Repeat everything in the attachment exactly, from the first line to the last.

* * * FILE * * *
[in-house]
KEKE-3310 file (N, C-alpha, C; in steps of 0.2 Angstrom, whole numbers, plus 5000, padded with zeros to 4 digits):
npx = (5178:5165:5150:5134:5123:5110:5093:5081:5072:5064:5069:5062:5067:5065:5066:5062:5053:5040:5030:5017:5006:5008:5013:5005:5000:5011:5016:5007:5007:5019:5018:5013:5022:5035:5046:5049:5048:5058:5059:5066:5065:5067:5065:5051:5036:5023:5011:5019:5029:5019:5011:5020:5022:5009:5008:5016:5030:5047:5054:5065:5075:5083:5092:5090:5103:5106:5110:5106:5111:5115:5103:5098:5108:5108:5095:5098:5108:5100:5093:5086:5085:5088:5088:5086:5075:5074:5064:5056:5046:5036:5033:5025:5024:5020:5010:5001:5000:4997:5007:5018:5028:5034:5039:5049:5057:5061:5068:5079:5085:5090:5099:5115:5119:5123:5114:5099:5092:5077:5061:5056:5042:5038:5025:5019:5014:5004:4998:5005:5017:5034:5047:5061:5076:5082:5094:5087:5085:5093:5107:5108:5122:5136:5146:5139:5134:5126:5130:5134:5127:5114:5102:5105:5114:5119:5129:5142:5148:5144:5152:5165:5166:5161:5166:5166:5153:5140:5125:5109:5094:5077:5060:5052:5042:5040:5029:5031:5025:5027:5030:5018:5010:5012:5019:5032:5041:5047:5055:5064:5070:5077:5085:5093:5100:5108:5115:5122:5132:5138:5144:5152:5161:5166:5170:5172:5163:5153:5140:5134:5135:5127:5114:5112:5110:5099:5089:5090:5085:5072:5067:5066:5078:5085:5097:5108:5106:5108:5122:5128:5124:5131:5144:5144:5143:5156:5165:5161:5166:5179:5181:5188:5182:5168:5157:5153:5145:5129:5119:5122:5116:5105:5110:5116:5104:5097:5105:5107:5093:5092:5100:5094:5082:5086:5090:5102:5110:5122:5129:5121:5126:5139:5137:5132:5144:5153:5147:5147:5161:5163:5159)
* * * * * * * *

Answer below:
[in-house]
KEKE-3310 file (N, C-alpha, C; in steps of 0.2 Angstrom, whole numbers, plus 5000, padded with zeros to 4 digits):
npx = (5178:5165:5150:5134:5123:5110:5093:5081:5072:5064:5069:5062:5067:5065:5066:5062:5053:5040:5030:5017:5006:5008:5013:5005:5000:5011:5016:5007:5007:5019:5018:5013:5022:5035:5046:5049:5048:5058:5059:5066:5065:5067:5065:5051:5036:5023:5011:5019:5029:5019:5011:5020:5022:5009:5008:5016:5030:5047:5054:5065:5075:5083:5092:5090:5103:5106:5110:5106:5111:5115:5103:5098:5108:5108:5095:5098:5108:5100:5093:5086:5085:5088:5088:5086:5075:5074:5064:5056:5046:5036:5033:5025:5024:5020:5010:5001:5000:4997:5007:5018:5028:5034:5039:5049:5057:5061:5068:5079:5085:5090:5099:5115:5119:5123:5114:5099:5092:5077:5061:5056:5042:5038:5025:5019:5014:5004:4998:5005:5017:5034:5047:5061:5076:5082:5094:5087:5085:5093:5107:5108:5122:5136:5146:5139:5134:5126:5130:5134:5127:5114:5102:5105:5114:5119:5129:5142:5148:5144:5152:5165:5166:5161:5166:5166:5153:5140:5125:5109:5094:5077:5060:5052:5042:5040:5029:5031:5025:5027:5030:5018:5010:5012:5019:5032:5041:5047:5055:5064:5070:5077:5085:5093:5100:5108:5115:5122:5132:5138:5144:5152:5161:5166:5170:5172:5163:5153:5140:5134:5135:5127:5114:5112:5110:5099:5089:5090:5085:5072:5067:5066:5078:5085:5097:5108:5106:5108:5122:5128:5124:5131:5144:5144:5143:5156:5165:5161:5166:5179:5181:5188:5182:5168:5157:5153:5145:5129:5119:5122:5116:5105:5110:5116:5104:5097:5105:5107:5093:5092:5100:5094:5082:5086:5090:5102:5110:5122:5129:5121:5126:5139:5137:5132:5144:5153:5147:5147:5161:5163:5159)